Many people, when they hear about the House of Prayer think: “oh it’s a house where people pray. It’s a place where people pray. Their core ministry is prayer, that’s their part to play in the Kingdom.” In many people’s minds prayer is to the House of Prayer like baptism is to the Baptists – the key part of the faith that they focus upon and which makes them distinct. And there is some truth in that but the House of Prayer is so much more than that. A place where people pray is not the core of what the House of Prayer is, it’s not its heart. The only reason it’s called a House of Prayer is because that’s it’s biblical name (see Isaiah 56:7 and Matthew 21:13) A better name for the House of Prayer would be A House of Admiration, A house of encounter, or as Bob Hartley calls it, A Marveling House. The core heart of the House of Prayer is the experiential knowledge of God. The House of Prayer is all about gazing upon the beauty of the Lord until we are so addicted to that activity that it becomes a calling.

There are two women in the Bible whose lives encapsulate the heart of the House of Prayer. The first is the prophetess Anna (see Luke 2:36-38). After her husband died at a young age, she gave her life to prayer and worship in the temple for decades. She never left the place of ministering before the Lord it says. Yet she is known as one of the very few who recognized Jesus’ birth for what it was.

The second is Mary of Bethany. When the culture dictated that she should be in the kitchen helping her sister prepare food she was found sitting at Jesus’ feet and listening to His words (see Luke 10). Then, later she took a jar of pure spikenard (perfume), worth a year’s wages and anointed His feet. Even the disciples in the room where this took place mocked her and said, “What a waste! We should have sold this perfume and given the money to the poor.” But Jesus said, “You will always have the poor among you but me you will not always have.” (see John 12)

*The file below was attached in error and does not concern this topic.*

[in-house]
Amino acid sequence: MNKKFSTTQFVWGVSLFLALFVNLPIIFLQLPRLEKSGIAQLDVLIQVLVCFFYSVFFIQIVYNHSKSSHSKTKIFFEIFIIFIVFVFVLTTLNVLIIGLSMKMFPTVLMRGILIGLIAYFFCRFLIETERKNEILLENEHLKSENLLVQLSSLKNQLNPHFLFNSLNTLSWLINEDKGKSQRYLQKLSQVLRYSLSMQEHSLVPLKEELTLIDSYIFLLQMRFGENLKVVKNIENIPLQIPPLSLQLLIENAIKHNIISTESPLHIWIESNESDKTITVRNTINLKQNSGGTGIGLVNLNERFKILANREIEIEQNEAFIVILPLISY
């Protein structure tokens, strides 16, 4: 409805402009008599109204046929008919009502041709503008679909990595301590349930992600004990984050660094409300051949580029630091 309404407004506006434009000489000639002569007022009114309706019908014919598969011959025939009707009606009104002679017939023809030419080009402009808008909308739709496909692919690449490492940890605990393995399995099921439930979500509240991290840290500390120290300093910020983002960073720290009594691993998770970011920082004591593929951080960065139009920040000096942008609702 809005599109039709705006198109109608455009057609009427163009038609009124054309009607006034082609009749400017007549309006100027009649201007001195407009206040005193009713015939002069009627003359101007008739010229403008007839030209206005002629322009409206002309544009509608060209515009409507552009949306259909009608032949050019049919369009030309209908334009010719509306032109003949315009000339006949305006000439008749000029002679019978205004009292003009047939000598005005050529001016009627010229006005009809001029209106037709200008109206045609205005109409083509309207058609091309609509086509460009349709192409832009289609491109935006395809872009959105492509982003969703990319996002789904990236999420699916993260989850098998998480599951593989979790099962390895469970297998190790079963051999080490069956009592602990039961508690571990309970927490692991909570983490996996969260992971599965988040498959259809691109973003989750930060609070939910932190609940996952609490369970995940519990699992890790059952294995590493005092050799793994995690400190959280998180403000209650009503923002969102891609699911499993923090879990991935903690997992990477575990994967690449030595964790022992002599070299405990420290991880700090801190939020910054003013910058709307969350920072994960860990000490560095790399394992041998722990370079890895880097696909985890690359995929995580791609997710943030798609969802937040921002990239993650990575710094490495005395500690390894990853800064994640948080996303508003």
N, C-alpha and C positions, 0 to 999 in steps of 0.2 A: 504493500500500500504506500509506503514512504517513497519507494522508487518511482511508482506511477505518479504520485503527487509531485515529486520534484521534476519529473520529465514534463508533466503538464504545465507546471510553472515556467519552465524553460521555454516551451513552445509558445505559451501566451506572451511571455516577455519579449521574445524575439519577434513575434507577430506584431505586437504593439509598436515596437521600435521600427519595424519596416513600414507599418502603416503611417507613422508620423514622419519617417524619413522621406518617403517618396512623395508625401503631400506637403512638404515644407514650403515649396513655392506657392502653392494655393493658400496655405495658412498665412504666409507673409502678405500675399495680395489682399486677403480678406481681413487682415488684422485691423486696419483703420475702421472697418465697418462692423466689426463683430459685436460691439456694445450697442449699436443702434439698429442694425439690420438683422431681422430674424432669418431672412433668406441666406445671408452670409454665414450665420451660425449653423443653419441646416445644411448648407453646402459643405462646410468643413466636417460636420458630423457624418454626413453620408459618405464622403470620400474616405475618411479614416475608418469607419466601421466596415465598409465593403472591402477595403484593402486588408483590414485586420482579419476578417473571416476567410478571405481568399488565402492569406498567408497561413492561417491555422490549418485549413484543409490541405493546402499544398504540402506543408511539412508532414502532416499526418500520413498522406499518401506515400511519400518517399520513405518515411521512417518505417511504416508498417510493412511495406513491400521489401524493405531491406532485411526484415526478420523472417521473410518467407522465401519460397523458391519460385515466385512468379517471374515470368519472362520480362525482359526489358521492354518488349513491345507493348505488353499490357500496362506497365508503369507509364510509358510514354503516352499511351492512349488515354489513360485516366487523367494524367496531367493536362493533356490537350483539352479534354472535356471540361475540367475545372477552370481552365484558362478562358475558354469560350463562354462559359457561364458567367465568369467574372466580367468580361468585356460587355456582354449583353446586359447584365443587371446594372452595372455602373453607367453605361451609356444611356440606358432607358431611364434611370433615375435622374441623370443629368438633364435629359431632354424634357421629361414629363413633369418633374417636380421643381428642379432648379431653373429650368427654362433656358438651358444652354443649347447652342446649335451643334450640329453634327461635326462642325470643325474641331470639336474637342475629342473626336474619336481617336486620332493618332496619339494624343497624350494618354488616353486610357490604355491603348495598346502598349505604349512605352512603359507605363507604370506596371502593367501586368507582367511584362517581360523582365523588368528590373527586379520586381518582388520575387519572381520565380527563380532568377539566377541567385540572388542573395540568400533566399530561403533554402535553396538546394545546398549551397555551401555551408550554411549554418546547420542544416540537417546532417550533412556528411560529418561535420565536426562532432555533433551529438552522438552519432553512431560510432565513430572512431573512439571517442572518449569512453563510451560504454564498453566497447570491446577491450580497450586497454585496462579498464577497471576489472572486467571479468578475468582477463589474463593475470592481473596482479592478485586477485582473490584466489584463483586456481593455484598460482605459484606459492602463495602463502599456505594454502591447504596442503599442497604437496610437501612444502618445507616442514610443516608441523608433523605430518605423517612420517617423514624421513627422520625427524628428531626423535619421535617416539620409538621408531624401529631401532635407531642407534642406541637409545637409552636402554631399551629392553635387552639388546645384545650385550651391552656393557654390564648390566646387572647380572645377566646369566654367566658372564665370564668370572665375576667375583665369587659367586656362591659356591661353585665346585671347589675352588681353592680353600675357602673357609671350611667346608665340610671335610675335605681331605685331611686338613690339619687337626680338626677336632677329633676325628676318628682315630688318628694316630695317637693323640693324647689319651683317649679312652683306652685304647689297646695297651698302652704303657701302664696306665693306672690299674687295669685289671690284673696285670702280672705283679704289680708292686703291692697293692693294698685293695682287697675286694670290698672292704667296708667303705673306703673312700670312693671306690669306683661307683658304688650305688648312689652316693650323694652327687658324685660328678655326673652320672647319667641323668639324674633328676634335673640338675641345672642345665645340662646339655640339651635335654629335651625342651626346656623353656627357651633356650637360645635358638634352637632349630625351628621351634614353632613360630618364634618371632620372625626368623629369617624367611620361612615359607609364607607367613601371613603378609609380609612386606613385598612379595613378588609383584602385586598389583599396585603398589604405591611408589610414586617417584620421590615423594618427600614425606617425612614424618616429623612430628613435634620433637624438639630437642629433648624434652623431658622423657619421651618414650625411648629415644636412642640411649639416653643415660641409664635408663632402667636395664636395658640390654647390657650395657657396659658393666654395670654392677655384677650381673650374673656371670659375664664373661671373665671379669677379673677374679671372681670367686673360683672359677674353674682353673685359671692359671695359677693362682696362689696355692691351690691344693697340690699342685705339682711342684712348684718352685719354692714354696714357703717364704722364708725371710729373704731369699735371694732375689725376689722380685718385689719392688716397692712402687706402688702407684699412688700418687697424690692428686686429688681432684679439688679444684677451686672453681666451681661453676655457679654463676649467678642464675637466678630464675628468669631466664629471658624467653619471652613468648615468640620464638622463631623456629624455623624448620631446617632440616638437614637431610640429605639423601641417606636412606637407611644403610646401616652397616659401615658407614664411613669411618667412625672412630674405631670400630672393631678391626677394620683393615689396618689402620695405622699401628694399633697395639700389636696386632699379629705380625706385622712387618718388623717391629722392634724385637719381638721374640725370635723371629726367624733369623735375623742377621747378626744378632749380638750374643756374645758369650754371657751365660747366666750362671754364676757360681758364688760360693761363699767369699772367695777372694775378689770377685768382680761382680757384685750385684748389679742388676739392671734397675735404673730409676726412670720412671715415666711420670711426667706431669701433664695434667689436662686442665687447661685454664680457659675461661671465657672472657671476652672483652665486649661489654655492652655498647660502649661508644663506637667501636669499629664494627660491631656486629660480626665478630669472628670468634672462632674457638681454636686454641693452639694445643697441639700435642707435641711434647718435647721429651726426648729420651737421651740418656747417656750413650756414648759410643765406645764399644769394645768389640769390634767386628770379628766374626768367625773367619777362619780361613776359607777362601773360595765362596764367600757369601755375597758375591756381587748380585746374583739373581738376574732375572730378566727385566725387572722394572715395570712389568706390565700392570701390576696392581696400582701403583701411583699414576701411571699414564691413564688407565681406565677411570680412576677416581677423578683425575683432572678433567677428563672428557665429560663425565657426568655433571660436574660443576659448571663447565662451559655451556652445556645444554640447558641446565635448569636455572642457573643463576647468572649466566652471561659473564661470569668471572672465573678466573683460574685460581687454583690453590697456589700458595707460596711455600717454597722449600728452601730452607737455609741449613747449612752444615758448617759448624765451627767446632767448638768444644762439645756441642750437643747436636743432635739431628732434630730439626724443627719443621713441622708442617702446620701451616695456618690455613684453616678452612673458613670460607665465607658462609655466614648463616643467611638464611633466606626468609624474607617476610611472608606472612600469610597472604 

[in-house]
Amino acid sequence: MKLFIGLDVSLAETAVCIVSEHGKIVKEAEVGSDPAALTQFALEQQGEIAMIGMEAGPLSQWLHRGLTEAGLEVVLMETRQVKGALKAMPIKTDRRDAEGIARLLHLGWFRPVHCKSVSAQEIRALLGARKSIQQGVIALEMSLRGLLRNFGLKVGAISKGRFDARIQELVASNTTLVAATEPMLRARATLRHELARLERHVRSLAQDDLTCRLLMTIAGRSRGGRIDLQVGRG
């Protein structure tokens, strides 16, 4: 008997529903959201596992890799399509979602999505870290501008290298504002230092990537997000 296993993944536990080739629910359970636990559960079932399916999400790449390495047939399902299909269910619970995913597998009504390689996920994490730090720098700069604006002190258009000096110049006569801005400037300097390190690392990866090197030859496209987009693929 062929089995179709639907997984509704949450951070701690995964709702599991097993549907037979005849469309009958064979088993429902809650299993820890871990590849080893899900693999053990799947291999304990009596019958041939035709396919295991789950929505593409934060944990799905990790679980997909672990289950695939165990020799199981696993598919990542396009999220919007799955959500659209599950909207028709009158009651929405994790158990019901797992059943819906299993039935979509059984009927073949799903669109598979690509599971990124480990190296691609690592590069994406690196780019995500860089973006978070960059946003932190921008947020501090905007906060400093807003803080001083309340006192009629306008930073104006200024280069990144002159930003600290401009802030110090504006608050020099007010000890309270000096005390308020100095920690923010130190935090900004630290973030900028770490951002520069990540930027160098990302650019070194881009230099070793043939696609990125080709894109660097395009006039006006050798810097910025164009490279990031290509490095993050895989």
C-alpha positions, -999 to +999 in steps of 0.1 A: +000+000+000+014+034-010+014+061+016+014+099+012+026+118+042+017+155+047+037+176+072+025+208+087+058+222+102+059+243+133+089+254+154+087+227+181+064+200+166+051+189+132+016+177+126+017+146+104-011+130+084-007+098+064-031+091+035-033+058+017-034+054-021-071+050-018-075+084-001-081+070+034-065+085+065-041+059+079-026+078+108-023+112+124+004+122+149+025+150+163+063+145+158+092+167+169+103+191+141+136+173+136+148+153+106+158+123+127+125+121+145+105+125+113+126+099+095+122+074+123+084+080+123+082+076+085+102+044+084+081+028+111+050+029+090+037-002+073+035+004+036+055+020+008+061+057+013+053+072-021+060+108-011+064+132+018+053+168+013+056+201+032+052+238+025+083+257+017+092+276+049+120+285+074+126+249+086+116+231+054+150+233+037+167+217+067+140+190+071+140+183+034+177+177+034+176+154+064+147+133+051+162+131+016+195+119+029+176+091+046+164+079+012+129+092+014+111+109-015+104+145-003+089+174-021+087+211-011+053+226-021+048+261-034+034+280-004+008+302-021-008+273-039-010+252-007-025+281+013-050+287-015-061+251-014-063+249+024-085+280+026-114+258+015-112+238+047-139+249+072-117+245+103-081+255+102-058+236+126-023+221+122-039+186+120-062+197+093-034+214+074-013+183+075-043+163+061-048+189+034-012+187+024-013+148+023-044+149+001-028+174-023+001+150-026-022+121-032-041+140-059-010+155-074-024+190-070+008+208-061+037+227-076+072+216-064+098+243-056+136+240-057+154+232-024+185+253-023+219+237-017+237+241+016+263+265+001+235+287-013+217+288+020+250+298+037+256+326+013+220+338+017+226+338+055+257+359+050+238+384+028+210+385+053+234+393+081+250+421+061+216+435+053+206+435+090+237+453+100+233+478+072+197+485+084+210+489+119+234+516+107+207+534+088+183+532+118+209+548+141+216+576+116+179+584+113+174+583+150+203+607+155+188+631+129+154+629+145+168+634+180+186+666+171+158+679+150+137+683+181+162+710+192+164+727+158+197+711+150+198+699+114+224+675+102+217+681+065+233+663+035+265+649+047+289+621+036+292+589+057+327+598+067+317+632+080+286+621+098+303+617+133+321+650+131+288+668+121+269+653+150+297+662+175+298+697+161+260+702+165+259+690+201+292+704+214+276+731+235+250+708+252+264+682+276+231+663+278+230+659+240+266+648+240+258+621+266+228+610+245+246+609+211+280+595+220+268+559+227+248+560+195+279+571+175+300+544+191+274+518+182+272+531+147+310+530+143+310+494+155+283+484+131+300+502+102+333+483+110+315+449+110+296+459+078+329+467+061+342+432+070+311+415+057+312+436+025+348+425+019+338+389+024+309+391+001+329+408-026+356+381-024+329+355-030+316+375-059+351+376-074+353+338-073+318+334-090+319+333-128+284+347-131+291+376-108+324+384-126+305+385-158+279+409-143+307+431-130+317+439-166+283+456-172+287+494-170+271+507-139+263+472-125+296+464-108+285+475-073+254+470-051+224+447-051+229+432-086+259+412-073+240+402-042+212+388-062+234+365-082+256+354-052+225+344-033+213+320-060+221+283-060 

The core heart of the House of Prayer is hours spent at the feet of Jesus gazing (reading, meditating, worshipping, proclaiming, talking to Him) upon Him until His beauty and worth so captivates our heart that we will waste our lives for Him. And then? The deepest expression of intercession is this cry: “My life for his/her life.” It is to stand between a person, nation or issue and God and say, “God take my life for this person’s life.” That’s what Jesus did on the cross and He bids us come and stand with Him (see Philippians 3:10). The only way you can do that is when you draw so close to the heart of God that your heart moves in rhythm with His, when His thoughts are your thoughts and His emotions are your emotions.  Oh what a glorious calling intercession is – to lend your very life to the cry of Jesus’ heart for people – “Oh Father, I desire that they would be with me” (John 17:24).

That’s the core of the House of Prayer. It is to become so captivated with who God is, so obsessed that we waste everything for Him from a place of great joy and fiery passionate love and then out into the world He will send us to pray without ceasing and if necessary, to use words.

J. Ratcliffe

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